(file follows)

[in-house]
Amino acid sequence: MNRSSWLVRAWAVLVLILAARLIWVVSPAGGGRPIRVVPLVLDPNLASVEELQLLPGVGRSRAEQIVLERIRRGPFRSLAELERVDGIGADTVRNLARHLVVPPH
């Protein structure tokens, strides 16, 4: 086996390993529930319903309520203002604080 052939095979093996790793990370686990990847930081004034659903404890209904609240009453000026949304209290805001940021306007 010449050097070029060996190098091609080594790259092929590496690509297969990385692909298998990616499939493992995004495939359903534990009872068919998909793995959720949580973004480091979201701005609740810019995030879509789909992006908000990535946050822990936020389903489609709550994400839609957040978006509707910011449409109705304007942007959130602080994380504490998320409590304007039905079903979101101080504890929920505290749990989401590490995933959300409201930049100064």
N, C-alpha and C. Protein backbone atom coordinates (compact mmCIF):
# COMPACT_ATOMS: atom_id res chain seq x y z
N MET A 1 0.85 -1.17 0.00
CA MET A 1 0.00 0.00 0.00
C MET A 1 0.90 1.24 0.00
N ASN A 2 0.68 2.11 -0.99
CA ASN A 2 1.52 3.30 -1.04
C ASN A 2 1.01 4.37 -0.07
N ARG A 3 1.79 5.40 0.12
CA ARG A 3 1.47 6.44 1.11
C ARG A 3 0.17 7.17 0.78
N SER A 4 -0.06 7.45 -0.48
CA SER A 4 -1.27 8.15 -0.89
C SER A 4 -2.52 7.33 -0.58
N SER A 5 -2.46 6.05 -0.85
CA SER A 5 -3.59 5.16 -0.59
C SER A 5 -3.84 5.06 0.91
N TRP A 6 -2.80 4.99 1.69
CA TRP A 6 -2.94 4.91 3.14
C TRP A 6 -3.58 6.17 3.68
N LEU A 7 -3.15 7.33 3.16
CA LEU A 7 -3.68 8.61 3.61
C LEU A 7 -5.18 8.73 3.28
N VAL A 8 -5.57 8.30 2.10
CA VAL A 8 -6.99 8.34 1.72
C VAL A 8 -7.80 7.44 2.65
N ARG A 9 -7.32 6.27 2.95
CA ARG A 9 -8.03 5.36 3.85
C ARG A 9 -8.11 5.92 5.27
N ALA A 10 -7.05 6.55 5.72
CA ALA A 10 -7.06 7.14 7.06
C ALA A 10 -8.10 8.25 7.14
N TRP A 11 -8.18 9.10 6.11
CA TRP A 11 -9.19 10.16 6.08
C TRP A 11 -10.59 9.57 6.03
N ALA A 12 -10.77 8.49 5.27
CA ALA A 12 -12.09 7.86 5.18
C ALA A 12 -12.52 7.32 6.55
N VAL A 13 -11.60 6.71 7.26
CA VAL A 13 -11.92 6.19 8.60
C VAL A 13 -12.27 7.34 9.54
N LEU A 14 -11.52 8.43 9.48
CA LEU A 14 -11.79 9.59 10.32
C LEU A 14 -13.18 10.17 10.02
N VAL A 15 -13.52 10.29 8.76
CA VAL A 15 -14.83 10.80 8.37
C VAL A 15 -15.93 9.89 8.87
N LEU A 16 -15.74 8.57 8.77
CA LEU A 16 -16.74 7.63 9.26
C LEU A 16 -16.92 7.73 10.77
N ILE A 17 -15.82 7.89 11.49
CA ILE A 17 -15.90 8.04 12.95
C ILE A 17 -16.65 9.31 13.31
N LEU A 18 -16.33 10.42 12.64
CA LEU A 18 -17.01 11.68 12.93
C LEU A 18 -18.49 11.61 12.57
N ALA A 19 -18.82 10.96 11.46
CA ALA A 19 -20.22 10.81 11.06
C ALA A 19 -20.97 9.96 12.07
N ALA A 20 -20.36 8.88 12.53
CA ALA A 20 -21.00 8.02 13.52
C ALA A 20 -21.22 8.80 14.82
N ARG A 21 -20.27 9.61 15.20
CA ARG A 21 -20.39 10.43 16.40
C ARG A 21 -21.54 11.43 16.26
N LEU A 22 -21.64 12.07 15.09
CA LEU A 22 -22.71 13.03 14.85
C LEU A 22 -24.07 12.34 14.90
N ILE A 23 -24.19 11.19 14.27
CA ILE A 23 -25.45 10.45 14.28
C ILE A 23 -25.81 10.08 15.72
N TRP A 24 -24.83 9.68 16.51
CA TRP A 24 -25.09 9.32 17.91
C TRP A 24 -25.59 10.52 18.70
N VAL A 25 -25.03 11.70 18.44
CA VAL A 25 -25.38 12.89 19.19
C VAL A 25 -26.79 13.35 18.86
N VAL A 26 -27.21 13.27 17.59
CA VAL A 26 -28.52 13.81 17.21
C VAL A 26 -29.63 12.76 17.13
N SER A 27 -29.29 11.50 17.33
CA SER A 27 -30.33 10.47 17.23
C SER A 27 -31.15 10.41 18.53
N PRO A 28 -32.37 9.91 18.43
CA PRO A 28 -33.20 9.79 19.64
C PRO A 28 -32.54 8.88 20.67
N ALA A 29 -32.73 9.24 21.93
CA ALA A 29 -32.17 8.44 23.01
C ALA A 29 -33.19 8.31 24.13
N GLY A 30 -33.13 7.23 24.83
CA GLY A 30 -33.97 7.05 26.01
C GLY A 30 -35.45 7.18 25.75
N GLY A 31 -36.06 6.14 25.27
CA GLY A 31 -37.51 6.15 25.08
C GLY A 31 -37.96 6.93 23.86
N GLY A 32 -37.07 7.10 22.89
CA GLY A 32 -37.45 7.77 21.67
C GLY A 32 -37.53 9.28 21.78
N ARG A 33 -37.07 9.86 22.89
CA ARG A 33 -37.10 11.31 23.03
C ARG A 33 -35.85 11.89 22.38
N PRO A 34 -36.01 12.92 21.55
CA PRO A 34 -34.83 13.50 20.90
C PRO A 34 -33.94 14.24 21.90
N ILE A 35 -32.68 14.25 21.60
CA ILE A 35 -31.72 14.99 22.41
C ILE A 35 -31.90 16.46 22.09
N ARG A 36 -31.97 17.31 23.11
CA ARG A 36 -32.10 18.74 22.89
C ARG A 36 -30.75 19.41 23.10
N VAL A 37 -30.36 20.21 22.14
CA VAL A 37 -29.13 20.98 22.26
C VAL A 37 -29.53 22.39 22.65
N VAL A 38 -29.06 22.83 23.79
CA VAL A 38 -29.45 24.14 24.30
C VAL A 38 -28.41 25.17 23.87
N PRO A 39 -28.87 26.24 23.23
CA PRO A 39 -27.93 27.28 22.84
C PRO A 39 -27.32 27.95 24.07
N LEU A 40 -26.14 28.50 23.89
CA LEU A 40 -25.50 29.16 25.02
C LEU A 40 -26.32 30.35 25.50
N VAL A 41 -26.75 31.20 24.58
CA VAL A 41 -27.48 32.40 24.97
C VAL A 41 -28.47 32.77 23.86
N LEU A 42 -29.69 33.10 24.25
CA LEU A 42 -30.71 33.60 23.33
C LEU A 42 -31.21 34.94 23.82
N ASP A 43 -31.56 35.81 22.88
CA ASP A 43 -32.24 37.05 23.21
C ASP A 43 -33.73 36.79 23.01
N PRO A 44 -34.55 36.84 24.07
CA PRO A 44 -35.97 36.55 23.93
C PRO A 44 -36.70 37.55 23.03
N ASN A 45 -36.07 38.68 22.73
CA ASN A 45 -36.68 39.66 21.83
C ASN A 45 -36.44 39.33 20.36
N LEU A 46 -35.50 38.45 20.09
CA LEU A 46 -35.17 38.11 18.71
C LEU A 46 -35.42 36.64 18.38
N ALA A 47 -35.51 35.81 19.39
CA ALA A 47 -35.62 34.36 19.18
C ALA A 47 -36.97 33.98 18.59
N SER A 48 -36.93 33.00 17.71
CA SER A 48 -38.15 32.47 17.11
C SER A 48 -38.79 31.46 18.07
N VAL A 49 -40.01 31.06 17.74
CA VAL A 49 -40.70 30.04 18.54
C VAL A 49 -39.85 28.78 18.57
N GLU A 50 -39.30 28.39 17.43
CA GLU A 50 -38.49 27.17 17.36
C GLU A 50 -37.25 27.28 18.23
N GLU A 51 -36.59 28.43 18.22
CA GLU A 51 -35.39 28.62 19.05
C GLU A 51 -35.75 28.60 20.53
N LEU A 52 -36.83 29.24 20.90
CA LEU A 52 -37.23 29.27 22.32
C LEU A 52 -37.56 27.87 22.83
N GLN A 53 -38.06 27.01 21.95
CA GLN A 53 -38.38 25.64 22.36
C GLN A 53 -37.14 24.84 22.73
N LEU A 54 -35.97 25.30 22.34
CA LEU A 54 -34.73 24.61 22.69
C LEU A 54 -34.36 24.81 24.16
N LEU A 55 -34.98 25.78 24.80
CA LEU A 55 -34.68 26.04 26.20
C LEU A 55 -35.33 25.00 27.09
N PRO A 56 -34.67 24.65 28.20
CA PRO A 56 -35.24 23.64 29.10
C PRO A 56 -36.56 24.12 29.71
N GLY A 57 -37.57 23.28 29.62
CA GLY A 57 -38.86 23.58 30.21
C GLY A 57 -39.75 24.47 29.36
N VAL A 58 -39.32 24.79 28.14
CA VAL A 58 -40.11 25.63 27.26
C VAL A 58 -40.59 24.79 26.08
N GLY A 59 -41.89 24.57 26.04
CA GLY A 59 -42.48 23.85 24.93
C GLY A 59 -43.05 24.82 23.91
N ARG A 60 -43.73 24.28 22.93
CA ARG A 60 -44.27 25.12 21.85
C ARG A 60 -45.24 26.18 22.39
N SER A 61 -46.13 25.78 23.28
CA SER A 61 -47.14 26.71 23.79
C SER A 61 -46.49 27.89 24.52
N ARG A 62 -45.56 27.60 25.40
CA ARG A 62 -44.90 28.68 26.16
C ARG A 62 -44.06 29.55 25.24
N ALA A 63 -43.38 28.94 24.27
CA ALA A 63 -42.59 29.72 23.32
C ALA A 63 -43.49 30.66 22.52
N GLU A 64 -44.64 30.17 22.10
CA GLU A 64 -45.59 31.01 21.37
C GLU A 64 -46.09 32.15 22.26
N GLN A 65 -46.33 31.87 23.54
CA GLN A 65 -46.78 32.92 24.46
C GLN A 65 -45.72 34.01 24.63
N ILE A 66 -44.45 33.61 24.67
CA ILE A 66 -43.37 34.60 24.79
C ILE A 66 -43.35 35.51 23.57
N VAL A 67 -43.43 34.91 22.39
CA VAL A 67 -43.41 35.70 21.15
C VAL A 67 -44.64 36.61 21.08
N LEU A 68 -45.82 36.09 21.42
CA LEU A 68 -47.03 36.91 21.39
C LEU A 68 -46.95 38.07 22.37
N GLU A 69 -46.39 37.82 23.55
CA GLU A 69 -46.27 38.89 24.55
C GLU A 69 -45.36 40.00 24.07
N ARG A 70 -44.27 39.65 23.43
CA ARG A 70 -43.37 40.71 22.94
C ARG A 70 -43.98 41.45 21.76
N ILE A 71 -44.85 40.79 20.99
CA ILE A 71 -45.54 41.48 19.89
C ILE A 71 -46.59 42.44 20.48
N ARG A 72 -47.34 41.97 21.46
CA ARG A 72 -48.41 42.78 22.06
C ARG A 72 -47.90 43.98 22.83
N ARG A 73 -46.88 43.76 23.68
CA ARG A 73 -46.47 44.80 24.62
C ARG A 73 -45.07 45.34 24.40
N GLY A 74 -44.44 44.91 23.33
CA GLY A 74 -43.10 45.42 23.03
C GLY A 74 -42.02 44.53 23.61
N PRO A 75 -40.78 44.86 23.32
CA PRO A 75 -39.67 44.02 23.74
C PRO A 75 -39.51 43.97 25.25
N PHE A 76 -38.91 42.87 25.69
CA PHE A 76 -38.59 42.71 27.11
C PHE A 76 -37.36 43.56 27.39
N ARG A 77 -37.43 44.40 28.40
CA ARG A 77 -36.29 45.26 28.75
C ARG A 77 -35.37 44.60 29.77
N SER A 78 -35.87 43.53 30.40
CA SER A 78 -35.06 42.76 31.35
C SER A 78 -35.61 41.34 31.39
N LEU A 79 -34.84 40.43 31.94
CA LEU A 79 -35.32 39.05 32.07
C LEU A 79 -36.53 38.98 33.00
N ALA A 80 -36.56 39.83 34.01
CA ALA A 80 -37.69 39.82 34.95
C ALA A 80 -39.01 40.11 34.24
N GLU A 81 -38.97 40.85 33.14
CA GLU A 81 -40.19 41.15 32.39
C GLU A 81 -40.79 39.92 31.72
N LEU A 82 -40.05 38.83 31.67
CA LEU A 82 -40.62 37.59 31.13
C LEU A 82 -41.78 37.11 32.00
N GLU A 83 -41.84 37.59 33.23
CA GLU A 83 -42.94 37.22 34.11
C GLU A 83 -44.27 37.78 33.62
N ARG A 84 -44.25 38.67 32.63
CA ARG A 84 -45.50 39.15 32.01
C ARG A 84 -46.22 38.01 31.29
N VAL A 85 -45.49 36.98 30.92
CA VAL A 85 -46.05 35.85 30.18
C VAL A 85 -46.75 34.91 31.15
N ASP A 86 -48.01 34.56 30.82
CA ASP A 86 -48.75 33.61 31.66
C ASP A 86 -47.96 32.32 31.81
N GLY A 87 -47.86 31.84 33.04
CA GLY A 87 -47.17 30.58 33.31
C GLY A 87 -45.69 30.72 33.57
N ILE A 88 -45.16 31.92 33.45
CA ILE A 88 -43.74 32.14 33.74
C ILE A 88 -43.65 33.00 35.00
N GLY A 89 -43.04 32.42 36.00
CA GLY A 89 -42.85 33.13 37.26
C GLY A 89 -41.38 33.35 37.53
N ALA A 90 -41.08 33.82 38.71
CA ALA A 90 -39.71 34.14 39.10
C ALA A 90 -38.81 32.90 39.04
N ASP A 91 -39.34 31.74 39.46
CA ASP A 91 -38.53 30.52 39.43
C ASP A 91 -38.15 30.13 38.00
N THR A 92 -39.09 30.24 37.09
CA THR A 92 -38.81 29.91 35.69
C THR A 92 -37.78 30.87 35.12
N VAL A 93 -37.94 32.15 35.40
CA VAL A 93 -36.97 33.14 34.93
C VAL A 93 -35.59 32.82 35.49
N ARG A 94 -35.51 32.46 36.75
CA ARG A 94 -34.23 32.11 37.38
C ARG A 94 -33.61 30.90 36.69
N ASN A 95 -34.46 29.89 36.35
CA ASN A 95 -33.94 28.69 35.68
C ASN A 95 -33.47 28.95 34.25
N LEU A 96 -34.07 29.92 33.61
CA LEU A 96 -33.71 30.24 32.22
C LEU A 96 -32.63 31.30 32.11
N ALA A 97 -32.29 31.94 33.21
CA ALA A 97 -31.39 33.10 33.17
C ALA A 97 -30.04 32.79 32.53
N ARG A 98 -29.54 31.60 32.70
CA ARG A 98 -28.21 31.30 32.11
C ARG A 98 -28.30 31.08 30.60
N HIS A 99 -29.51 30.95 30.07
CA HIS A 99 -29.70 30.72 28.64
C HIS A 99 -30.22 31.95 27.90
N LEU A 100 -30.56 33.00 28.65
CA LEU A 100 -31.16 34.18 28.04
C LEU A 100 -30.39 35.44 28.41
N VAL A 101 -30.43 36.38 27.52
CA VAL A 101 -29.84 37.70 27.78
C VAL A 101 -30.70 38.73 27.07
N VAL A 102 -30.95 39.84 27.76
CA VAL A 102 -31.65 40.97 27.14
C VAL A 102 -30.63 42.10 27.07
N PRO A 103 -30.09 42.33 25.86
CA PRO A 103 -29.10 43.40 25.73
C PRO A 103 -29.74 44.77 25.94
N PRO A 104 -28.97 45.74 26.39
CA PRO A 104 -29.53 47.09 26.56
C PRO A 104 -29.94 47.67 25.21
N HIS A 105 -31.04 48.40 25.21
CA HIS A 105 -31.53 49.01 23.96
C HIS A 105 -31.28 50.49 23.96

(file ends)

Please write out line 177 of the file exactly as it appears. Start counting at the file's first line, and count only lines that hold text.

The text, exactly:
N VAL A 58 -39.32 24.79 28.14